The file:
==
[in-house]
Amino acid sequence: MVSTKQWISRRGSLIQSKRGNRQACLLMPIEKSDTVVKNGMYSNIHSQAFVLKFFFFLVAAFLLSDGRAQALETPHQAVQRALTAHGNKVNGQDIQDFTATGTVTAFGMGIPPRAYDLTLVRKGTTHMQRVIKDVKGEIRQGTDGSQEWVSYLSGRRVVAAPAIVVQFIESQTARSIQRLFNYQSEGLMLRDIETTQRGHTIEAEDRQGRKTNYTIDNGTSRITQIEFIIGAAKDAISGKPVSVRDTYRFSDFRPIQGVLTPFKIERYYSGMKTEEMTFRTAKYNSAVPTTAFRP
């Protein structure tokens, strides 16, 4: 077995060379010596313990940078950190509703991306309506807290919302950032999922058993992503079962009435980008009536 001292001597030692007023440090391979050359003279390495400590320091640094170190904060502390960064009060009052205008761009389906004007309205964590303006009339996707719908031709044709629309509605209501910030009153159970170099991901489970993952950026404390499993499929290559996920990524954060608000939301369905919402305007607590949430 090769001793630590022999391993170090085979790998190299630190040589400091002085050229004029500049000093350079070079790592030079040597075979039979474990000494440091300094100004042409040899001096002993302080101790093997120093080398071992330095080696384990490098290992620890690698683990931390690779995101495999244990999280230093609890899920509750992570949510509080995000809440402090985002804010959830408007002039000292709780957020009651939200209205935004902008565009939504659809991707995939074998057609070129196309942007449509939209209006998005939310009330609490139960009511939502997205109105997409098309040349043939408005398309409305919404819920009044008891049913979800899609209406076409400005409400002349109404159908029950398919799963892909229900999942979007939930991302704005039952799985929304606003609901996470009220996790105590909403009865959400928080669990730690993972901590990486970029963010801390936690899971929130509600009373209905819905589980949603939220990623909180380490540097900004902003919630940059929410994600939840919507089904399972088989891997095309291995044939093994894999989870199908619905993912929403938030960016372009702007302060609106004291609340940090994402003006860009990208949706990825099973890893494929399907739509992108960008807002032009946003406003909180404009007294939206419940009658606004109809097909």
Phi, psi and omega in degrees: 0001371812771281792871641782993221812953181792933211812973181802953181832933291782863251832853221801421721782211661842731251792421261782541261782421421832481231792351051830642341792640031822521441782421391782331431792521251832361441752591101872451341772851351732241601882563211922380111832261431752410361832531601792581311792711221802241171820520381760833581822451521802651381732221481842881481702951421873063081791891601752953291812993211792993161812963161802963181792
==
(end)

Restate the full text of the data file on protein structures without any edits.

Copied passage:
[in-house]
Amino acid sequence: MVSTKQWISRRGSLIQSKRGNRQACLLMPIEKSDTVVKNGMYSNIHSQAFVLKFFFFLVAAFLLSDGRAQALETPHQAVQRALTAHGNKVNGQDIQDFTATGTVTAFGMGIPPRAYDLTLVRKGTTHMQRVIKDVKGEIRQGTDGSQEWVSYLSGRRVVAAPAIVVQFIESQTARSIQRLFNYQSEGLMLRDIETTQRGHTIEAEDRQGRKTNYTIDNGTSRITQIEFIIGAAKDAISGKPVSVRDTYRFSDFRPIQGVLTPFKIERYYSGMKTEEMTFRTAKYNSAVPTTAFRP
């Protein structure tokens, strides 16, 4: 077995060379010596313990940078950190509703991306309506807290919302950032999922058993992503079962009435980008009536 001292001597030692007023440090391979050359003279390495400590320091640094170190904060502390960064009060009052205008761009389906004007309205964590303006009339996707719908031709044709629309509605209501910030009153159970170099991901489970993952950026404390499993499929290559996920990524954060608000939301369905919402305007607590949430 090769001793630590022999391993170090085979790998190299630190040589400091002085050229004029500049000093350079070079790592030079040597075979039979474990000494440091300094100004042409040899001096002993302080101790093997120093080398071992330095080696384990490098290992620890690698683990931390690779995101495999244990999280230093609890899920509750992570949510509080995000809440402090985002804010959830408007002039000292709780957020009651939200209205935004902008565009939504659809991707995939074998057609070129196309942007449509939209209006998005939310009330609490139960009511939502997205109105997409098309040349043939408005398309409305919404819920009044008891049913979800899609209406076409400005409400002349109404159908029950398919799963892909229900999942979007939930991302704005039952799985929304606003609901996470009220996790105590909403009865959400928080669990730690993972901590990486970029963010801390936690899971929130509600009373209905819905589980949603939220990623909180380490540097900004902003919630940059929410994600939840919507089904399972088989891997095309291995044939093994894999989870199908619905993912929403938030960016372009702007302060609106004291609340940090994402003006860009990208949706990825099973890893494929399907739509992108960008807002032009946003406003909180404009007294939206419940009658606004109809097909």
Phi, psi and omega in degrees: 0001371812771281792871641782993221812953181792933211812973181802953181832933291782863251832853221801421721782211661842731251792421261782541261782421421832481231792351051830642341792640031822521441782421391782331431792521251832361441752591101872451341772851351732241601882563211922380111832261431752410361832531601792581311792711221802241171820520381760833581822451521802651381732221481842881481702951421873063081791891601752953291812993211792993161812963161802963181792